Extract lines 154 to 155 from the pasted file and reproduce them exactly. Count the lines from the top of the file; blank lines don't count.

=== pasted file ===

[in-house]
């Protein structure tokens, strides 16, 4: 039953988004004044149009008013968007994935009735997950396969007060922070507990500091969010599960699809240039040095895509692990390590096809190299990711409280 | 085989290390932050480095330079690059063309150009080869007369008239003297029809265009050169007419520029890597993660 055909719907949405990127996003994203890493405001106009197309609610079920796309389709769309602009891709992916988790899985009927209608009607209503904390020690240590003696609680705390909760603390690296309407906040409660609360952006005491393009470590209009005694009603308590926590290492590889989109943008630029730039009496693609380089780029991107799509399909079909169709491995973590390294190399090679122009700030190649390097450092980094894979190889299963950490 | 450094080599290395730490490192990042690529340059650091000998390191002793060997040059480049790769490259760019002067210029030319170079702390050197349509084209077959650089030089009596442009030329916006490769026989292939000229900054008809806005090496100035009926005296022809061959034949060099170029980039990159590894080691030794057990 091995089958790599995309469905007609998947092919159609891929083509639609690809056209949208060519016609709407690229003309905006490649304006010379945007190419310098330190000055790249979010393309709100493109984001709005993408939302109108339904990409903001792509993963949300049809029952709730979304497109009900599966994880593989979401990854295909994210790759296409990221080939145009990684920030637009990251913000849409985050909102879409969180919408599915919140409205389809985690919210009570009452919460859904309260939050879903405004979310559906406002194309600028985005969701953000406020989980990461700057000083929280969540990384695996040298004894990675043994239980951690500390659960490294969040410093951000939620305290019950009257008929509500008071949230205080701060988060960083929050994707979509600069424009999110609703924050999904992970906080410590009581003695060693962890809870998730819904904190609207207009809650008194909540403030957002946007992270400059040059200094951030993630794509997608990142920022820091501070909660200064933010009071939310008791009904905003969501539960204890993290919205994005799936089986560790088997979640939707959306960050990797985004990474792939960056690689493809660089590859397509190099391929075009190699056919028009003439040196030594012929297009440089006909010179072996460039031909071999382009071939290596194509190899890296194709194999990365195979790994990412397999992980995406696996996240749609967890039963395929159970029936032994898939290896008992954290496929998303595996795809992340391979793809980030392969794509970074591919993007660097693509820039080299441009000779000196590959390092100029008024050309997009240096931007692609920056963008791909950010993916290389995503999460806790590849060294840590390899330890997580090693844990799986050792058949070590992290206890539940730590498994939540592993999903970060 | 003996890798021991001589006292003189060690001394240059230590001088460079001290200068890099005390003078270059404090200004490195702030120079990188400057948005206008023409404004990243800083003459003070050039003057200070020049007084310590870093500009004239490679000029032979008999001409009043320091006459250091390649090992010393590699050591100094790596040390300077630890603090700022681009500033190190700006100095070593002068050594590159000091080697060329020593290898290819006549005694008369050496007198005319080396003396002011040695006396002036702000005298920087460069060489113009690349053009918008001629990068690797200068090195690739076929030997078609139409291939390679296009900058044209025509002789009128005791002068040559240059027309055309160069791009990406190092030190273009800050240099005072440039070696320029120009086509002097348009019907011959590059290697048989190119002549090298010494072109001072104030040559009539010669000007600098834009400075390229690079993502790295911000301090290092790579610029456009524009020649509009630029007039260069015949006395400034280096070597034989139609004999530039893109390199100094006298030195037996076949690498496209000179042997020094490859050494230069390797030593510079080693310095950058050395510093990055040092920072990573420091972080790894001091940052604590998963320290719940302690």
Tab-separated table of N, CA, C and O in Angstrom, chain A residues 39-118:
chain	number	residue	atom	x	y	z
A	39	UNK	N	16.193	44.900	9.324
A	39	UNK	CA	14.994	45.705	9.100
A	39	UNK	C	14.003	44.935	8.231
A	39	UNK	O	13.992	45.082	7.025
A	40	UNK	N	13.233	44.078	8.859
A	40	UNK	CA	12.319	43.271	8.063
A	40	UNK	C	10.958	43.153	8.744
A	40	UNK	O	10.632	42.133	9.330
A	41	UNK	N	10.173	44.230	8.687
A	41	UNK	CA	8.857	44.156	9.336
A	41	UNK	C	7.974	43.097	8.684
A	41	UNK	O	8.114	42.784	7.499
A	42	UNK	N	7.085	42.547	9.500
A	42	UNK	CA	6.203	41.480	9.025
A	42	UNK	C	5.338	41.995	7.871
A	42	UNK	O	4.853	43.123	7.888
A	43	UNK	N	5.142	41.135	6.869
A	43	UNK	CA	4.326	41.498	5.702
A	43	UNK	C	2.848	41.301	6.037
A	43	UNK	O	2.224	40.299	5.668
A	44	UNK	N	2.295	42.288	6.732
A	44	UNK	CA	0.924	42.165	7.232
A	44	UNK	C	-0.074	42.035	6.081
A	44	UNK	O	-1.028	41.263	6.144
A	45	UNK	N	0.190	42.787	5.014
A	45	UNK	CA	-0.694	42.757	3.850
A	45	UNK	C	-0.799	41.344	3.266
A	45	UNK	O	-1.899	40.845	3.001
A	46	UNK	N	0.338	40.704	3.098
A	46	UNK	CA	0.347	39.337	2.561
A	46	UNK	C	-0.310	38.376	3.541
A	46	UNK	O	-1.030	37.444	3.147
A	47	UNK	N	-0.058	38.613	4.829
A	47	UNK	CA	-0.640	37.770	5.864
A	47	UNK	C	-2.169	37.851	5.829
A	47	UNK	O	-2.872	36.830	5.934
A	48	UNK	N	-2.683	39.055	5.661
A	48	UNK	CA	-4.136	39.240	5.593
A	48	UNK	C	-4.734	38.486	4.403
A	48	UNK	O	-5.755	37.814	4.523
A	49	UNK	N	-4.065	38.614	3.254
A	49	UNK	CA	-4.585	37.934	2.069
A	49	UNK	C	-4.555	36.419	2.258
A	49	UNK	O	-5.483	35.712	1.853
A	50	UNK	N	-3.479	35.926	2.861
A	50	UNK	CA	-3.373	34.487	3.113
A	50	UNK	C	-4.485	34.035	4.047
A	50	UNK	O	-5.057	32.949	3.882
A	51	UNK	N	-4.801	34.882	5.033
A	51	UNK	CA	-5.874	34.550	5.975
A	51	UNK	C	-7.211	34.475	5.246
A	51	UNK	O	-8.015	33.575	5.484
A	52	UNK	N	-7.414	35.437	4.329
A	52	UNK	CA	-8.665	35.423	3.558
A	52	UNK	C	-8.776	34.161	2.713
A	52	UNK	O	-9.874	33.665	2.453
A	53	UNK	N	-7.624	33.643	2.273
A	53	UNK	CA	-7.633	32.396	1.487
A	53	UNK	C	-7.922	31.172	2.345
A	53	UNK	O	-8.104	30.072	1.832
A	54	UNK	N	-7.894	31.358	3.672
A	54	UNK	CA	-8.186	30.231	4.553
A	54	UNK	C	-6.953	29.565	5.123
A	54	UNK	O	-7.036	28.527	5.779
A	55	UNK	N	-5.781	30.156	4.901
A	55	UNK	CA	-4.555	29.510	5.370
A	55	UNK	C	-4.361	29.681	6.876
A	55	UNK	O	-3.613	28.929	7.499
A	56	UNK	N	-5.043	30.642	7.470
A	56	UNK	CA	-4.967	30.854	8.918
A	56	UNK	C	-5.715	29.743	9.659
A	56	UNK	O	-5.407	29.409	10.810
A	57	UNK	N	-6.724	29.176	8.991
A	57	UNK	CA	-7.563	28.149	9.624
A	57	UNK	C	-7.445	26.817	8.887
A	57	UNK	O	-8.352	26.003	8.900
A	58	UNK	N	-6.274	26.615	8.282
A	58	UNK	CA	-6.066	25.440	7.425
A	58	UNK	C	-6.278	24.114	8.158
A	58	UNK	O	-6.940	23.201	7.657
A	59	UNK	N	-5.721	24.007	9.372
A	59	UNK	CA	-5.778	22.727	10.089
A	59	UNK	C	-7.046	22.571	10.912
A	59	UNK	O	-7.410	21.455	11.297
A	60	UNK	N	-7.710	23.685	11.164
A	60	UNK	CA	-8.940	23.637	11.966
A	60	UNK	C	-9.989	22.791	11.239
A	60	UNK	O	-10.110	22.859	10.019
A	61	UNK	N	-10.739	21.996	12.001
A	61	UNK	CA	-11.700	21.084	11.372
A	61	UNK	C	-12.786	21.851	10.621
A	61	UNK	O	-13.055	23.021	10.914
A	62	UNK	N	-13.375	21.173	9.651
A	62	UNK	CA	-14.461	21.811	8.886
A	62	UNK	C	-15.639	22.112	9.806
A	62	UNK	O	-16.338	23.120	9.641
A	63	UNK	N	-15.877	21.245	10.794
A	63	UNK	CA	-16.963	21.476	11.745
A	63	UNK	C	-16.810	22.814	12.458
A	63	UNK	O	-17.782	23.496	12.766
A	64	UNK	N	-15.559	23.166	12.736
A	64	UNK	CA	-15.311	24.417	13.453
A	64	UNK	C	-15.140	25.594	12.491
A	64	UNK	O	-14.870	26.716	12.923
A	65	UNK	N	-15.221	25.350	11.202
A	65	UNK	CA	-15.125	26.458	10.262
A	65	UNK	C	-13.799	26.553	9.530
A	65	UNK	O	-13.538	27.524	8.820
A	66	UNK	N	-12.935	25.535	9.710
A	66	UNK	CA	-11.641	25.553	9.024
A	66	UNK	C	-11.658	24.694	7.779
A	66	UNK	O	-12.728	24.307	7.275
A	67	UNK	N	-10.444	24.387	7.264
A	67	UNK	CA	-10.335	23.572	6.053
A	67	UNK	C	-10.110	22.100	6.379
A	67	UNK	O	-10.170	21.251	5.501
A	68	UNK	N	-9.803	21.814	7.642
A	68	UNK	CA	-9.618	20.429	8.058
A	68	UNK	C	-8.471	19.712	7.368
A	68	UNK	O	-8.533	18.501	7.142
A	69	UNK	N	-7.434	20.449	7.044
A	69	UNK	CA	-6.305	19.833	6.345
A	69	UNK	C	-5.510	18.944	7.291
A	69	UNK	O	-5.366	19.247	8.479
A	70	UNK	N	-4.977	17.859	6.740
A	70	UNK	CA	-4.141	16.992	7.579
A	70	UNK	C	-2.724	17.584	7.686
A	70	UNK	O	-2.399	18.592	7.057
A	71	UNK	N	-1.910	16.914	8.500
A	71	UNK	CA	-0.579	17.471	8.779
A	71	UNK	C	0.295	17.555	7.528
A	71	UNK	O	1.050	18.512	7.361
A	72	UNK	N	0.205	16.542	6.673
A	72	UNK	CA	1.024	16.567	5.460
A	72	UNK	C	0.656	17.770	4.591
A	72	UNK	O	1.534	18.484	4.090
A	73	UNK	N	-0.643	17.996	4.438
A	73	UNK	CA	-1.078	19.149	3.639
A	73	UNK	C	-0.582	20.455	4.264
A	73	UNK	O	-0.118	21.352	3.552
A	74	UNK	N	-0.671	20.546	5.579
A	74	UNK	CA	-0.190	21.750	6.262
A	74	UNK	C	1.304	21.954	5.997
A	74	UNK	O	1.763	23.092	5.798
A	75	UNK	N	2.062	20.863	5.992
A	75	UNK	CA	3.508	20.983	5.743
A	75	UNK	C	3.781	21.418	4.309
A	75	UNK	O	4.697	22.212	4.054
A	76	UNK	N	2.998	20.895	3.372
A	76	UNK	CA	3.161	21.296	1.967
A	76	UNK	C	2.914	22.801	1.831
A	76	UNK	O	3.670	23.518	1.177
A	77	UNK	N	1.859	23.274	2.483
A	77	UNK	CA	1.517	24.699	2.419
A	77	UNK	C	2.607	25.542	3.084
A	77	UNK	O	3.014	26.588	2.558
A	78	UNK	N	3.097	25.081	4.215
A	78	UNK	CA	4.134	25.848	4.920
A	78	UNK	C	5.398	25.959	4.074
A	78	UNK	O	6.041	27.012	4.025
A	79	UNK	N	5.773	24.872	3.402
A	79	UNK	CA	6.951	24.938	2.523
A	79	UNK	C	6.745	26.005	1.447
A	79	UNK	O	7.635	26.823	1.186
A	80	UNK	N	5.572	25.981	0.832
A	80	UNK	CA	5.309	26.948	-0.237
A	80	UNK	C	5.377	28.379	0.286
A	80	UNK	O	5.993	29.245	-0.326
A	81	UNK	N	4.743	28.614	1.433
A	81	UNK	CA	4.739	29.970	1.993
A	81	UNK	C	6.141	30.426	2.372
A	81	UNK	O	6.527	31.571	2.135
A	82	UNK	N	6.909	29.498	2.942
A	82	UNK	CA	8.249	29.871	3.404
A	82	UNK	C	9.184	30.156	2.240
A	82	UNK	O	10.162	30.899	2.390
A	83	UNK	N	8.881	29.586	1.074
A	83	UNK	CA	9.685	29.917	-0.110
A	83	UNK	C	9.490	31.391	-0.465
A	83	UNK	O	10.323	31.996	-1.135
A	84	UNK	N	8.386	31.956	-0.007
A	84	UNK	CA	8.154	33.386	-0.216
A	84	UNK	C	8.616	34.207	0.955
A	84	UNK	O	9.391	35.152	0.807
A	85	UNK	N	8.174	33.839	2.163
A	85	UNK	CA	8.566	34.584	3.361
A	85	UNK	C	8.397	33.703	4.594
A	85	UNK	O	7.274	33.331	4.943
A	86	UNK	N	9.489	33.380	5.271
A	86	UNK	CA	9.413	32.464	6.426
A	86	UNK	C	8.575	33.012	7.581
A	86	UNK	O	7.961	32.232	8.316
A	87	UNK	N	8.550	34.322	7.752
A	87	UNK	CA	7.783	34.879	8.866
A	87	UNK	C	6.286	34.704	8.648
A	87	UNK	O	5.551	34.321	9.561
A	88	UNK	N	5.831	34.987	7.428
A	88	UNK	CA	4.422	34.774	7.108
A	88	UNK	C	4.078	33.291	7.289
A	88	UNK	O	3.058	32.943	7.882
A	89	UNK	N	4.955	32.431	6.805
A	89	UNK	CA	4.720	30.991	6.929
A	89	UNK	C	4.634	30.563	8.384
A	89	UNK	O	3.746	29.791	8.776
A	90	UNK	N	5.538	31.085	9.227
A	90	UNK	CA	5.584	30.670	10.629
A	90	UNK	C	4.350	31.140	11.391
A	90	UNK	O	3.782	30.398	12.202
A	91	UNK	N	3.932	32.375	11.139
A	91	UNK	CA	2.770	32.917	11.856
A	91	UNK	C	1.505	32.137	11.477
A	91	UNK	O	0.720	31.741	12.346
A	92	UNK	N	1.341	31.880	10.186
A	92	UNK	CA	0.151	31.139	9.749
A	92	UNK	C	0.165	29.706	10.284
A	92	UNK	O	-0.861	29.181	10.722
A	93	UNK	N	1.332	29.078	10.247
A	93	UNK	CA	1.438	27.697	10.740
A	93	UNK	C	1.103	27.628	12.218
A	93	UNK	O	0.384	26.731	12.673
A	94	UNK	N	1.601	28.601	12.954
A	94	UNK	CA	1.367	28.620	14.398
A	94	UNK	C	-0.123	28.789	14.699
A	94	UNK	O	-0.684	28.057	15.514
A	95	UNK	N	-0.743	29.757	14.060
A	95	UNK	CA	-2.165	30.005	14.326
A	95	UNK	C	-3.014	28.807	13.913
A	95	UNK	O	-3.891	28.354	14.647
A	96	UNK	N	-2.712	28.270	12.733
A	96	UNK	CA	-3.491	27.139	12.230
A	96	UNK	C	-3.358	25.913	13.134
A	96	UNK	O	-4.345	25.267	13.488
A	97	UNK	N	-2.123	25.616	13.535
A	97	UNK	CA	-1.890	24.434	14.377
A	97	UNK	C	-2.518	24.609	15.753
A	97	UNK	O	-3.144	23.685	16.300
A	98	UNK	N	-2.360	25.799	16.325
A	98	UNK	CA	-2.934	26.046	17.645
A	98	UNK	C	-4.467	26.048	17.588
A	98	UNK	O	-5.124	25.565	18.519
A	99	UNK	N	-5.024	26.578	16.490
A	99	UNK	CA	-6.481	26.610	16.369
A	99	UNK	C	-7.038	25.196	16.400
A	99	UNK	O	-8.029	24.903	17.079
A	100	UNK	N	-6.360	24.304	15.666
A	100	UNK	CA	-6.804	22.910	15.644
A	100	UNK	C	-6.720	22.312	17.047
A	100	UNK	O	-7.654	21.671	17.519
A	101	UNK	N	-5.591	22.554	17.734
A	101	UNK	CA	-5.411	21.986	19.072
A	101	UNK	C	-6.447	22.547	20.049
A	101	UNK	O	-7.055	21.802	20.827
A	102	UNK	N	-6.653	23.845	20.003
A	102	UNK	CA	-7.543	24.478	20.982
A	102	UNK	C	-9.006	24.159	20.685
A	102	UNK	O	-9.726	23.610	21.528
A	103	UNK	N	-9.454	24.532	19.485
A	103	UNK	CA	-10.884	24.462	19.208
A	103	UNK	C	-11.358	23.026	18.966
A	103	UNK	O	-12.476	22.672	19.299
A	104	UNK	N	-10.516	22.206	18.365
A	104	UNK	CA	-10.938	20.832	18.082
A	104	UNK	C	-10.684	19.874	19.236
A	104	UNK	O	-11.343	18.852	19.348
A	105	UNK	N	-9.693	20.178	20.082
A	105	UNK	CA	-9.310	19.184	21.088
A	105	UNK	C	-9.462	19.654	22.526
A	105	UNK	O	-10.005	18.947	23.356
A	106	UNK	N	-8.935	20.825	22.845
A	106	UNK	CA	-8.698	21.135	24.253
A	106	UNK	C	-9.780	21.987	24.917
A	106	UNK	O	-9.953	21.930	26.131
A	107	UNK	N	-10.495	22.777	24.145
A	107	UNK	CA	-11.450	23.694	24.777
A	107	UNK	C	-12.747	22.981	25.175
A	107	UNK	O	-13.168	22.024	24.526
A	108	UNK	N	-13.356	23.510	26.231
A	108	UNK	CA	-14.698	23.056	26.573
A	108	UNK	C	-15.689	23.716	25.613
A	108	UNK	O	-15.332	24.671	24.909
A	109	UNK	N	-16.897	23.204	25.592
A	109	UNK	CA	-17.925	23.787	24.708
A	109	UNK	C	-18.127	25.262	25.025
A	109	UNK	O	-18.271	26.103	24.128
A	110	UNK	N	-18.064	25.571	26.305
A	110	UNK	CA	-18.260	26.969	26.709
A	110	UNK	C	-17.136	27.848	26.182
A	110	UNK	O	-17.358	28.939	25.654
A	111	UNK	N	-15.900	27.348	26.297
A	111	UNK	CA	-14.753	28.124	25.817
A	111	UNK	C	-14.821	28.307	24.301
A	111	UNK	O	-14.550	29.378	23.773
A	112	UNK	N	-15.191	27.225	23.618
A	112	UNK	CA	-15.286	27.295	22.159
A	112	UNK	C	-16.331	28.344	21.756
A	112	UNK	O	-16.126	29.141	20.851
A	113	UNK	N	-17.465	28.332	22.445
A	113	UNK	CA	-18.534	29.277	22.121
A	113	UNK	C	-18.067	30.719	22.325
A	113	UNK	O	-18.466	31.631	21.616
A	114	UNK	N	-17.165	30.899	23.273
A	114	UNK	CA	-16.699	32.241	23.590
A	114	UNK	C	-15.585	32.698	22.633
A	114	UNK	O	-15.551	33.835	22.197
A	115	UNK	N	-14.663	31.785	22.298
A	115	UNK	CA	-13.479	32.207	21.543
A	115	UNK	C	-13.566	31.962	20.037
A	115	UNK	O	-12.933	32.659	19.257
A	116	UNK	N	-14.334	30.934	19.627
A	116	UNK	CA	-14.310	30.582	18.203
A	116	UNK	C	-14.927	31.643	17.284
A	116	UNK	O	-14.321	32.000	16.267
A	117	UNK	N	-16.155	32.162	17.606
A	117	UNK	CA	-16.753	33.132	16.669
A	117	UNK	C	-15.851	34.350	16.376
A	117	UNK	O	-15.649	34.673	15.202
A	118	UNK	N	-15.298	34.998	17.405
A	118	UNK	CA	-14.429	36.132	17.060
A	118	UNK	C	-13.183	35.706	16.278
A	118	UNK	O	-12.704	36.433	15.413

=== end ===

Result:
A	76	UNK	CA	3.161	21.296	1.967
A	76	UNK	C	2.914	22.801	1.831